Innovative Corona Vaccine Developed
New vaccine technology could protect from future Coronaviruses and variants
28 September 2023
Studies of a ‘future-proof’ vaccine antigen candidate have shown that just one antigen can be modified to provide a broadly protective immune response in animals, suggesting that a single vaccine with combinations of these novel antigens could protect against an even greater range of current and future coronaviruses.
This new vaccine antigen technology, developed in a UK funded Consortium led by the University of Cambridge with support of University of Regensburg (UR) and DioSynVax LTD, a spin-out of Cambridge University, provided protection in several animal models against all known variants of SARS-CoV-2 – the virus that causes COVID-19 – as well as other major coronaviruses, including those that caused the first SARS epidemic in 2002.
The vaccine candidate is based on a single digitally designed and immune optimised antigen developed by the Cambridge based Biotech DioSynVax LTD and targets parts of the viral spike protein that are required for infection. Even though the vaccine was designed before the emergence of the Alpha, Beta, Gamma, Delta and Omicron variants of SARS-CoV-2 in 2020, it provided a strong protection against all of these and against more recent variants, suggesting that vaccines developed within this consortium may also protect against future SARS-CoV-2 variants. The results are reported in the journal Nature Biomedical Engineering. (https://www.nature.com/articles/s41551-023-01094-2)
The coding sequence of the DioSynVax antigen was drafted pursuing design rules originally developed in Professor Dr. Ralf Wagner’s research team at the University of Regensburg to ensure high level of antigen production following vaccine delivery: vaccines were administered as a DNA immunogen (provided by Prof. Wagners team, UR), via weakened version of a poxviral vaccine vector (generated by the Wagner team and manufactured by ProBiogen AG, Berlin, Germany), and as an mRNA vaccine (together with Ethris GmbH, Munich, Germany).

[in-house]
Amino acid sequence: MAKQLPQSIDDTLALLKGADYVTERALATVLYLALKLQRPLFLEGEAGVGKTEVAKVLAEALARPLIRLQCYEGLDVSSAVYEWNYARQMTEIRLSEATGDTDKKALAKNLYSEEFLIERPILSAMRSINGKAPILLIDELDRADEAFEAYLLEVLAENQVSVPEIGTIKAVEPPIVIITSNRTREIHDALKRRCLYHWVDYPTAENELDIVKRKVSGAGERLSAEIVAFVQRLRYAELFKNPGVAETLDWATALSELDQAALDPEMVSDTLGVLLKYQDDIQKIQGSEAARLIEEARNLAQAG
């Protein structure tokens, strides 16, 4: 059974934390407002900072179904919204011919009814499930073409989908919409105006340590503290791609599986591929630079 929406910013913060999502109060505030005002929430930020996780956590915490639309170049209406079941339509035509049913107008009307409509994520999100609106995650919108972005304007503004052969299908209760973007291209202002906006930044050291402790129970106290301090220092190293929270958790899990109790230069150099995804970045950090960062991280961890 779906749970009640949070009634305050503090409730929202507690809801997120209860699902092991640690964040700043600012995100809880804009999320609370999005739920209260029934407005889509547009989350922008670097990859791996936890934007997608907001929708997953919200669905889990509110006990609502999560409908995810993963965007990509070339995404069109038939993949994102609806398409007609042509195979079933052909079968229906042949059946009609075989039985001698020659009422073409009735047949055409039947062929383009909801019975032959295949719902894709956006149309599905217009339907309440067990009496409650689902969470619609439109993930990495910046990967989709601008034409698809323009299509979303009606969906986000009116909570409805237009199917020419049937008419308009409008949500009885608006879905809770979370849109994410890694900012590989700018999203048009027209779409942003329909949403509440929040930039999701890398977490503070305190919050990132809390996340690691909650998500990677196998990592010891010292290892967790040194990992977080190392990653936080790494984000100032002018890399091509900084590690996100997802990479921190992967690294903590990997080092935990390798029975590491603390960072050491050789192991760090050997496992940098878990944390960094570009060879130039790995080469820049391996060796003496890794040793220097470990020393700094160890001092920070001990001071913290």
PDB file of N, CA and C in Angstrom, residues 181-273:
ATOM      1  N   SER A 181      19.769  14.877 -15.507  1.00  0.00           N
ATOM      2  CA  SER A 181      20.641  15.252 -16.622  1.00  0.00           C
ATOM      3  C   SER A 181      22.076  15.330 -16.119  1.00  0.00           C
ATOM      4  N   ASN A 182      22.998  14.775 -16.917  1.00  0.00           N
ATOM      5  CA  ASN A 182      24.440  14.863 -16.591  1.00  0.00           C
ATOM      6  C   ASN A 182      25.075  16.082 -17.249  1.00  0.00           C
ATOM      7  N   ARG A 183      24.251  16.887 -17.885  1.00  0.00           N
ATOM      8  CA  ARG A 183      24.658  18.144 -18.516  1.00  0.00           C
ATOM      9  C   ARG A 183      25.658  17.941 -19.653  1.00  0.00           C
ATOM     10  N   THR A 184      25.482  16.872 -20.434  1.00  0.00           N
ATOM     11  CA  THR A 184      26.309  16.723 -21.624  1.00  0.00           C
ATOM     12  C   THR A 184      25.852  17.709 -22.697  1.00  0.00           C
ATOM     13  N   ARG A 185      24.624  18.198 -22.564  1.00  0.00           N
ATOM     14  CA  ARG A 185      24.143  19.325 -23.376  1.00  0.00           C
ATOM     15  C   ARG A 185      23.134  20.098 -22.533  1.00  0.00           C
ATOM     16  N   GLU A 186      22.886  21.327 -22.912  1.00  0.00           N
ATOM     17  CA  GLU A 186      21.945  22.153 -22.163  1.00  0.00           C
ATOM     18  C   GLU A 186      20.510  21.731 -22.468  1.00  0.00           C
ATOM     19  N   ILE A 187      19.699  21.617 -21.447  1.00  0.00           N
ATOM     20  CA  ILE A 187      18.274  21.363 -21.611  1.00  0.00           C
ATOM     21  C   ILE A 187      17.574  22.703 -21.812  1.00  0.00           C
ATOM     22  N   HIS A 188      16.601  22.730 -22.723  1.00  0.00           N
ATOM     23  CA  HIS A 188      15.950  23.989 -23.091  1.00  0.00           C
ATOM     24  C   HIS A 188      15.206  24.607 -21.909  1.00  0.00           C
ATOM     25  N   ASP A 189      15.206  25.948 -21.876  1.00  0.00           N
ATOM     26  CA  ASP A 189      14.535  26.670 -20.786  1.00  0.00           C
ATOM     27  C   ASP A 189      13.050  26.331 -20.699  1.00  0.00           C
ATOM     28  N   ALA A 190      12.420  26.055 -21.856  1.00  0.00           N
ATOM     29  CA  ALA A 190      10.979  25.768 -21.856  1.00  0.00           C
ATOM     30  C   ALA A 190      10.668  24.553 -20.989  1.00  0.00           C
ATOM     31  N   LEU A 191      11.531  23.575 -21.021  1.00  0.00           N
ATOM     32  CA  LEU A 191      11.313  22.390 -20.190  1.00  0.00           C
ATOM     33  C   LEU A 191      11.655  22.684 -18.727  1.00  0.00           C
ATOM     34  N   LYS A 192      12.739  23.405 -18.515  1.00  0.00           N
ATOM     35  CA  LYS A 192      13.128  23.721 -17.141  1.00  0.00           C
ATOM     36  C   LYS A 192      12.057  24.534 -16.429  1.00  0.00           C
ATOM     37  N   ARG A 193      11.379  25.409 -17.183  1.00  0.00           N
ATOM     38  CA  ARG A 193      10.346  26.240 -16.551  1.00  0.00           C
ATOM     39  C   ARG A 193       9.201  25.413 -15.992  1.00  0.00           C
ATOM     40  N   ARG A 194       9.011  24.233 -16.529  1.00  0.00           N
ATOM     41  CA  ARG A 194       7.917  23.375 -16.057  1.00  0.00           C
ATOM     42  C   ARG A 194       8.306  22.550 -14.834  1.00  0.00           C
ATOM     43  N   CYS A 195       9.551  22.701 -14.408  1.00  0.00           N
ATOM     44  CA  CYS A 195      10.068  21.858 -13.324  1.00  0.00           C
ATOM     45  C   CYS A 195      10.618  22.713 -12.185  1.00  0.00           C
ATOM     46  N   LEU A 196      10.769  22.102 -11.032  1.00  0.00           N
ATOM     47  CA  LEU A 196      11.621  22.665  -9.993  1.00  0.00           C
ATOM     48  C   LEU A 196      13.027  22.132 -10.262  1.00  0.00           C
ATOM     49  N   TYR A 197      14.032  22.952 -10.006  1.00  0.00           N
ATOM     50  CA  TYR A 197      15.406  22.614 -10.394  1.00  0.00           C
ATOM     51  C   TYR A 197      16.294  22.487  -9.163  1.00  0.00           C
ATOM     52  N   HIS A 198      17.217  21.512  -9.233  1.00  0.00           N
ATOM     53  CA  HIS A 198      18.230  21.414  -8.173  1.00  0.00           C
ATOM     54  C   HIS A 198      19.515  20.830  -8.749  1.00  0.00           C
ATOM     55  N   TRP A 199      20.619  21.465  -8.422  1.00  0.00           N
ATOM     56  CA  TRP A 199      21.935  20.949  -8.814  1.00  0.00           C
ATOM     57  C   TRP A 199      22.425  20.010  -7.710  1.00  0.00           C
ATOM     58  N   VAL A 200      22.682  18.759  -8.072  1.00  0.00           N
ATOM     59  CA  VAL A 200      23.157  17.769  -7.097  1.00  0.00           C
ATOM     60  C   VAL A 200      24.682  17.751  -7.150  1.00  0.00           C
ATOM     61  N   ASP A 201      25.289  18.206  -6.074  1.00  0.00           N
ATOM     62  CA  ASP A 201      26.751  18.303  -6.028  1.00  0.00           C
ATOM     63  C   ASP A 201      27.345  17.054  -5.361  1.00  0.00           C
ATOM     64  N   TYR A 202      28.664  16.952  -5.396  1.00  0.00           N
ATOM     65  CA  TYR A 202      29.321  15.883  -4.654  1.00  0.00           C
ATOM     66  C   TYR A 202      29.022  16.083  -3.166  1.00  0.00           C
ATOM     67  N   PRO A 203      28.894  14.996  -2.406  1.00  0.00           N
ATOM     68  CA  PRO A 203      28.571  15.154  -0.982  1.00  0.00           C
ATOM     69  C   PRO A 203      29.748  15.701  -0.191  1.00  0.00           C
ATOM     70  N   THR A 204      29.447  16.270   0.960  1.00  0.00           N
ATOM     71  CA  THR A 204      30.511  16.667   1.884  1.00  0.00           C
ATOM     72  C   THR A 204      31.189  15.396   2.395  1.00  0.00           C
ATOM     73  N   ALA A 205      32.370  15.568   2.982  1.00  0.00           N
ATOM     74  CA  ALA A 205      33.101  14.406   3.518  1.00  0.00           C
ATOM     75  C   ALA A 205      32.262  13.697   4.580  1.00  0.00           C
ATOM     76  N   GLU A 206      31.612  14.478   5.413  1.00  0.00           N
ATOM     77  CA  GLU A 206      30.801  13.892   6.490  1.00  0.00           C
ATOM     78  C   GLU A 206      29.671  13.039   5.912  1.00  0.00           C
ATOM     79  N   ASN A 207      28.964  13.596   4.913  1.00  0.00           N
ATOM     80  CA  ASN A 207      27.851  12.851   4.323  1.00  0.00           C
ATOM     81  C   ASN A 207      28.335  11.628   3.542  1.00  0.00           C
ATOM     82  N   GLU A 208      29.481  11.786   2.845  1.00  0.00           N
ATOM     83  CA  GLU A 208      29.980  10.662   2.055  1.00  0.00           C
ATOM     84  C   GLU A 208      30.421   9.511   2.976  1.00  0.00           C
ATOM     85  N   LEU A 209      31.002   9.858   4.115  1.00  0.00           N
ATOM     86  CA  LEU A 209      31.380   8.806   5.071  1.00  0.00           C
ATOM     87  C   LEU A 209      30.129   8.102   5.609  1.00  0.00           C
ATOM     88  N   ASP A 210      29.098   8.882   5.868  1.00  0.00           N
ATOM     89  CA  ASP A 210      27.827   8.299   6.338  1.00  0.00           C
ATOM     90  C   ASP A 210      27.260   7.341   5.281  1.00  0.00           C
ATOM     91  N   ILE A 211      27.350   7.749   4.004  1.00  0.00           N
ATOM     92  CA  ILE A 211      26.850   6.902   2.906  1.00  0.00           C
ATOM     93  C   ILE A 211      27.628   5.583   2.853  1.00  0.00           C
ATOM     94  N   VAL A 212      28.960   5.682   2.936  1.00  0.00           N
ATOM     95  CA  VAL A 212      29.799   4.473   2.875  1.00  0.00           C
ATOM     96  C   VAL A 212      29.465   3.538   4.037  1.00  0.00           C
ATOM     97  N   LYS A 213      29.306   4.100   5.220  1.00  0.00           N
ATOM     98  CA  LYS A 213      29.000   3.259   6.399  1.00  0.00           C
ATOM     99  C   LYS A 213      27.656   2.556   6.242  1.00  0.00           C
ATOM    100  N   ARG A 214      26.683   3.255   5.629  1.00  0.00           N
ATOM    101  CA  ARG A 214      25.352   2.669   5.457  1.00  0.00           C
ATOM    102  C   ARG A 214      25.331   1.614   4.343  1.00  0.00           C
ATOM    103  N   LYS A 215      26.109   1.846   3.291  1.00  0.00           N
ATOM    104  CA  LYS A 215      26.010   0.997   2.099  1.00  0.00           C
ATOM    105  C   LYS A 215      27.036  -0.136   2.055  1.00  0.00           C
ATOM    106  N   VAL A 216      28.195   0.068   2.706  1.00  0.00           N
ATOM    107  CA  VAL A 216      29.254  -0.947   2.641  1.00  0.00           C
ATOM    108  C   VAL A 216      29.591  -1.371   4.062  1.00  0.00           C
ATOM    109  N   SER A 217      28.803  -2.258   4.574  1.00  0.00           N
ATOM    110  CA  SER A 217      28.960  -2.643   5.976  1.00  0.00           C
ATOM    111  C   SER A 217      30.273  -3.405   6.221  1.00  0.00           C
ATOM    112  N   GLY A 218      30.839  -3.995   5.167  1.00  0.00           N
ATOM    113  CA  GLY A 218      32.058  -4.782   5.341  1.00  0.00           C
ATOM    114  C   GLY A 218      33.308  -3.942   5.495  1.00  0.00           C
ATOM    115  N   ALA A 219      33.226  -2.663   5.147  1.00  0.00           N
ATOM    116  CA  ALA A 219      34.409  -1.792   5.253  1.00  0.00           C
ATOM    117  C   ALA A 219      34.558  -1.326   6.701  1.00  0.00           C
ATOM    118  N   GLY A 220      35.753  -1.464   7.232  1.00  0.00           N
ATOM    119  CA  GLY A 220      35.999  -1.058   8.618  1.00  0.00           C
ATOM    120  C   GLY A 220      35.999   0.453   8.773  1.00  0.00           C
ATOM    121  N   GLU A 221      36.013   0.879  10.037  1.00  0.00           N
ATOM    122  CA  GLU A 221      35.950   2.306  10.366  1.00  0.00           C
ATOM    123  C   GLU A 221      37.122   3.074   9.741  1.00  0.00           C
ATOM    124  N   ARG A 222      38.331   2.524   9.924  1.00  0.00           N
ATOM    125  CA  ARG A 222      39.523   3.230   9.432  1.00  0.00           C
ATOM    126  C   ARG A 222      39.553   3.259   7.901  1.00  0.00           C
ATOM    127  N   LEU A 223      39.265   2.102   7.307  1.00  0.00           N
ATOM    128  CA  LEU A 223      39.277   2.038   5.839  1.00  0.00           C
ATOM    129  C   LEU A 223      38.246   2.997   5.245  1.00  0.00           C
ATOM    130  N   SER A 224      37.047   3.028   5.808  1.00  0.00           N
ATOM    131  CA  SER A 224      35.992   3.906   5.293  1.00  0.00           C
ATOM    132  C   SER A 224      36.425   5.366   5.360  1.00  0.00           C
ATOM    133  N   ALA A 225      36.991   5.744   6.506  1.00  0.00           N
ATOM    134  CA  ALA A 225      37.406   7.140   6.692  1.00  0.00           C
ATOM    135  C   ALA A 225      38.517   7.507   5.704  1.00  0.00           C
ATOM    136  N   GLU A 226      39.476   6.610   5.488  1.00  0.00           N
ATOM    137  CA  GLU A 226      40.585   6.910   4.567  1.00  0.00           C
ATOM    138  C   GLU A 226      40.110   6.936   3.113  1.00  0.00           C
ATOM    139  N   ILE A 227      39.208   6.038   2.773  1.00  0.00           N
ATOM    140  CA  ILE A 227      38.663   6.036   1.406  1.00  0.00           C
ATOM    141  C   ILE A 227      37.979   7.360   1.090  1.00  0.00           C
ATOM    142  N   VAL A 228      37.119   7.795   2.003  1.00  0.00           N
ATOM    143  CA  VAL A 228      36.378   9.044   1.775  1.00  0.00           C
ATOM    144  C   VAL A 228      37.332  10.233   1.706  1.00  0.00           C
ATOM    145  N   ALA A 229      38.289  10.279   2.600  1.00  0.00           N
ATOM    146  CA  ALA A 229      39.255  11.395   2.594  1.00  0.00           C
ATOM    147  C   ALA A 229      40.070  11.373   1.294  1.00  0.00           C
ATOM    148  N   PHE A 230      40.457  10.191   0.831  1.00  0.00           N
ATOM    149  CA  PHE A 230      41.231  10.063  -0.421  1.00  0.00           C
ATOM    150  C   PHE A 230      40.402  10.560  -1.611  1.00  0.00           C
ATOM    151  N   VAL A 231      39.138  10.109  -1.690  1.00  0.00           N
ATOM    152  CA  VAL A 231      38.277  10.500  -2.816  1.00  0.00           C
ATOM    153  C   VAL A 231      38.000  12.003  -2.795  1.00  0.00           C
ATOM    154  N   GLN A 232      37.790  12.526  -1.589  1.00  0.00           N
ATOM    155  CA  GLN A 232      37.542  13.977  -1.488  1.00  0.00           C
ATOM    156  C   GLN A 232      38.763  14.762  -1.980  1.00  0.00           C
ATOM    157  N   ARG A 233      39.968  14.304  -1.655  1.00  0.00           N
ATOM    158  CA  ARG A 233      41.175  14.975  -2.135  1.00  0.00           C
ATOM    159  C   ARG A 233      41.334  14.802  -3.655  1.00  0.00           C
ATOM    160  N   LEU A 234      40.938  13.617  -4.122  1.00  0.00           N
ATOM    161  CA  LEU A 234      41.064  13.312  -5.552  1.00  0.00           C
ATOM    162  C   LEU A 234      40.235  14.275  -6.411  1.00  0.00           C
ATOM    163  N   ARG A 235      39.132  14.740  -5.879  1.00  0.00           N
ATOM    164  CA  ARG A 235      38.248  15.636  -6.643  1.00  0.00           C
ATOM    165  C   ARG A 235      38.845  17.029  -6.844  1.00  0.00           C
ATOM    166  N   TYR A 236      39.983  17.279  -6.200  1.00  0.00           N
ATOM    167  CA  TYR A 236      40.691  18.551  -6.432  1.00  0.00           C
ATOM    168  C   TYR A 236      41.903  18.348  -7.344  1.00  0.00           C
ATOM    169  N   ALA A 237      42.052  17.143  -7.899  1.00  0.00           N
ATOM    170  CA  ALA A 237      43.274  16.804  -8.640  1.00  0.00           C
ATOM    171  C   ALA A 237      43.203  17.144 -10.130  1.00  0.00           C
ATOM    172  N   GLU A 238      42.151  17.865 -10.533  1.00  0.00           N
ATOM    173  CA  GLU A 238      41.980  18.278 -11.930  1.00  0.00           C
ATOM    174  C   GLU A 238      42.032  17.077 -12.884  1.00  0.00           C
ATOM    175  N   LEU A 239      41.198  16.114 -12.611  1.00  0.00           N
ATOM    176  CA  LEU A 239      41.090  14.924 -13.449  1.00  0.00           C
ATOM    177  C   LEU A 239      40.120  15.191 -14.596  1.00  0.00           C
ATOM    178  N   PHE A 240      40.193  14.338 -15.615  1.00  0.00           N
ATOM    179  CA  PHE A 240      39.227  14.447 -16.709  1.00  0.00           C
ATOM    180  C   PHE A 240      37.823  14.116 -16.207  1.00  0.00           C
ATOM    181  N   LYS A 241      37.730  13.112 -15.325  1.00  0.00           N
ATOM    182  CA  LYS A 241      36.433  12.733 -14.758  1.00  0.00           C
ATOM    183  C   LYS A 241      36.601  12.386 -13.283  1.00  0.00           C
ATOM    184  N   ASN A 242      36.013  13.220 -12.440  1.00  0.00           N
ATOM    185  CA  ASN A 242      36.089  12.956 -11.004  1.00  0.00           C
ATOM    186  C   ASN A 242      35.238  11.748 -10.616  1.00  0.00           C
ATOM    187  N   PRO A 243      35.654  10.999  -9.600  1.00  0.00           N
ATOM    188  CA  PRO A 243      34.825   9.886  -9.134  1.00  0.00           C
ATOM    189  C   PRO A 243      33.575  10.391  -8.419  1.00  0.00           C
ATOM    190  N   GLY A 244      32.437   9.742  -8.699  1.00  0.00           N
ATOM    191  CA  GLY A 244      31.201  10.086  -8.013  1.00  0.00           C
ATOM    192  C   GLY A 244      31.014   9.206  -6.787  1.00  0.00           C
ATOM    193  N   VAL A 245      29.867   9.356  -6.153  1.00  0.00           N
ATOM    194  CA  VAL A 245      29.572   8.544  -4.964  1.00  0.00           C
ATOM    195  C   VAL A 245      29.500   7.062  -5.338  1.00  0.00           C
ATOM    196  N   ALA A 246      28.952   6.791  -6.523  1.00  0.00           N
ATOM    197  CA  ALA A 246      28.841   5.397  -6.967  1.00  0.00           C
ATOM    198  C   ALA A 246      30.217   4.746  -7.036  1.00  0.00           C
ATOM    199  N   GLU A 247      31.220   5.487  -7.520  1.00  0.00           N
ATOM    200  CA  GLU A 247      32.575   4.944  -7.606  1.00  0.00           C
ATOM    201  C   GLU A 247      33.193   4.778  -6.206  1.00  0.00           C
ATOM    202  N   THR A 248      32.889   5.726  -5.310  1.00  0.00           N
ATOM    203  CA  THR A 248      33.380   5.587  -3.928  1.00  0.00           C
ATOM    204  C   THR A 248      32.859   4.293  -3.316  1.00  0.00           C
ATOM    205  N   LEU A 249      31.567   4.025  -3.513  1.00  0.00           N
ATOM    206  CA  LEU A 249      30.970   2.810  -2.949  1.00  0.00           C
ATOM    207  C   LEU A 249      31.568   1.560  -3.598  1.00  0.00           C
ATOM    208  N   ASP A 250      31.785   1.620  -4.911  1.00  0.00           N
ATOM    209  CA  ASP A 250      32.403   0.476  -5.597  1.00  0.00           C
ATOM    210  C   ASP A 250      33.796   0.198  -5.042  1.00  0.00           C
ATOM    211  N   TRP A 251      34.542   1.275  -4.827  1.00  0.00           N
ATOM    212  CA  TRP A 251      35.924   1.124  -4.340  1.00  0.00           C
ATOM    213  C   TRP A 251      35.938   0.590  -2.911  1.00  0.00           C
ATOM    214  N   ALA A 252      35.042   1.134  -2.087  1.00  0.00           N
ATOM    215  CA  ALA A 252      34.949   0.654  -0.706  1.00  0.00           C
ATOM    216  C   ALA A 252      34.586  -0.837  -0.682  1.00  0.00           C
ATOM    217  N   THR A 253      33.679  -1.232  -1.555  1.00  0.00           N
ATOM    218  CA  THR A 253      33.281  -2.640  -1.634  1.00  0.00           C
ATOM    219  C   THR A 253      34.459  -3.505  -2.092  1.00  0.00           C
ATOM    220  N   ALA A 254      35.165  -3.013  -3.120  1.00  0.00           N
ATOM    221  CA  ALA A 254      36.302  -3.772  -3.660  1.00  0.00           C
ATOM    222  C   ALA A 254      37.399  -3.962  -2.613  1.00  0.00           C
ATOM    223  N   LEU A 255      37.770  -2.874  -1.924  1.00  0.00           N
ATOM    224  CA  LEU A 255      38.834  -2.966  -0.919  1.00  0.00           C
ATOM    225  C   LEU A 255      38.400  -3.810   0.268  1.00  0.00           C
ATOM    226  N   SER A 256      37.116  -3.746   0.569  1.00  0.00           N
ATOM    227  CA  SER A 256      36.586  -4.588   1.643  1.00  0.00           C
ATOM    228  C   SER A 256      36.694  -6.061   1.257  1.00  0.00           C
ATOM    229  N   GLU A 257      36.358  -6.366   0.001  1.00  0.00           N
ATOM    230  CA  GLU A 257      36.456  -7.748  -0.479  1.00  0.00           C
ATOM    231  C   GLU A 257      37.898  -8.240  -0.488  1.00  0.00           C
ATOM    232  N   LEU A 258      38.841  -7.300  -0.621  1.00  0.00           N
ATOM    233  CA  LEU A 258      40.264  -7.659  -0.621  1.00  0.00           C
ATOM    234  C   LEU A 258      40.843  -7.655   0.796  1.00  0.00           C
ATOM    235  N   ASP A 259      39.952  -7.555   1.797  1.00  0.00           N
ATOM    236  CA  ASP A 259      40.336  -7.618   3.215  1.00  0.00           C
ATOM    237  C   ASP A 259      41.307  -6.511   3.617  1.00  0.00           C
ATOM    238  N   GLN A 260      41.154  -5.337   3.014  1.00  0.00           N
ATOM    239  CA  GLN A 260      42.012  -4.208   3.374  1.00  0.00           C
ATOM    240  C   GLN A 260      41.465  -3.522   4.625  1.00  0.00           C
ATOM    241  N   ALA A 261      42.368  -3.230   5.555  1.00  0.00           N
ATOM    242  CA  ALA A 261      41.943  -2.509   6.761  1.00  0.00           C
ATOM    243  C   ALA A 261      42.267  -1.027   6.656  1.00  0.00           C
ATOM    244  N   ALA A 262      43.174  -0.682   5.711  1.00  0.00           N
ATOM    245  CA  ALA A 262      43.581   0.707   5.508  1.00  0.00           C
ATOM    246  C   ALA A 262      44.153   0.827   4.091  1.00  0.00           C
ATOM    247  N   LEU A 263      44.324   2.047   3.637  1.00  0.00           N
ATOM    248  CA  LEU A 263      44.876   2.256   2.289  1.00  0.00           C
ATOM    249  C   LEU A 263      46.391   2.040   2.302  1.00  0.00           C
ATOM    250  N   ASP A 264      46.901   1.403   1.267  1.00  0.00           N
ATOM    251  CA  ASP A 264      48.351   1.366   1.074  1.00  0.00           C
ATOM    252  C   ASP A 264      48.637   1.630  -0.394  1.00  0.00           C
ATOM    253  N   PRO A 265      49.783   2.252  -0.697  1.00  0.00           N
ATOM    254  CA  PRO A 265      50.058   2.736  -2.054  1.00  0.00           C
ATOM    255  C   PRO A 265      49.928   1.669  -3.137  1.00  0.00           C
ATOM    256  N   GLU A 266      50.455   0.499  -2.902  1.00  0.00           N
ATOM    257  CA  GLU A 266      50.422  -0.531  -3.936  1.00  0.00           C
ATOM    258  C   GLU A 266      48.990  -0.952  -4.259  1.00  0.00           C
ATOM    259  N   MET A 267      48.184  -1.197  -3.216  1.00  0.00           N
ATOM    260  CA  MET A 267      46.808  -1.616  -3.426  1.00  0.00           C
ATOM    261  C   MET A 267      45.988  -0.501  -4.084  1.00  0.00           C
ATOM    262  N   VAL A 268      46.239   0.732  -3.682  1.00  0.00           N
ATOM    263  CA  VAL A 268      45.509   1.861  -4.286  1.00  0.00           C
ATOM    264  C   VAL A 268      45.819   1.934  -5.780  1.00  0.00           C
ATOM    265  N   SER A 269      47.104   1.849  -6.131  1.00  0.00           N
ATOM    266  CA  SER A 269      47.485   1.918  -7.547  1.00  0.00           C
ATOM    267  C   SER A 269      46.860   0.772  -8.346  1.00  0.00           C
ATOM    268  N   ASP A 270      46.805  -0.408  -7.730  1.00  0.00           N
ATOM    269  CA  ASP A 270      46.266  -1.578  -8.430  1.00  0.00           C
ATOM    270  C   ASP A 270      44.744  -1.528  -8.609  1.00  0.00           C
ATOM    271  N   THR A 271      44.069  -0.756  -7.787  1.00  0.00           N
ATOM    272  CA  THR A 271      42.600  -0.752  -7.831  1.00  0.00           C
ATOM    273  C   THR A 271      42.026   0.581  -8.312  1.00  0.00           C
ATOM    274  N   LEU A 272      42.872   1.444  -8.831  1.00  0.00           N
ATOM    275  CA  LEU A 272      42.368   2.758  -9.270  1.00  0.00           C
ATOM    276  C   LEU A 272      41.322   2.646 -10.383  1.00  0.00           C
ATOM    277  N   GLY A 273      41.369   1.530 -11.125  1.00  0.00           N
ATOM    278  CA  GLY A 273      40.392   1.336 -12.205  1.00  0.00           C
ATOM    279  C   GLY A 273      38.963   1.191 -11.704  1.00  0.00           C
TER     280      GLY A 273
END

Since the SARS outbreak in 2002, coronavirus ‘spillovers’ from animals to humans have been a threat to public health, and require vaccines that provide broad-based protection. “In nature, there are lots of these viruses just waiting for an accident to happen,” said Professor Jonathan Heeney from Cambridge’s Department of Veterinary Medicine, who led the research. “We wanted to come up with a vaccine that wouldn’t only protect against SARS-CoV-2, but all its relatives.”
“We were more than pleased to critically contribute to this project”, said Professor Dr. Ralf Wagner, University of Regensburg. “Current vaccine-updates are based on a specific virus variant that occurred in the past, but ideally, our design capabilities and vaccine strategies anticipate virus evolution and potential spillovers to provide broadest possible protection from infection or, at least, severe disease.”
Based on the efficacy data generated in the various animal models and the strong safety profile the "first-in-human" clinical trials are ongoing in the UK.
Sneha Vishwanath et al. ‘A computationally designed antigen eliciting broad humoral responses against SARS-CoV-2 and related sarbecoviruses.’ Nature Biomedical Engineering (2023). DOI: 10.1038/s41551-023-01094-2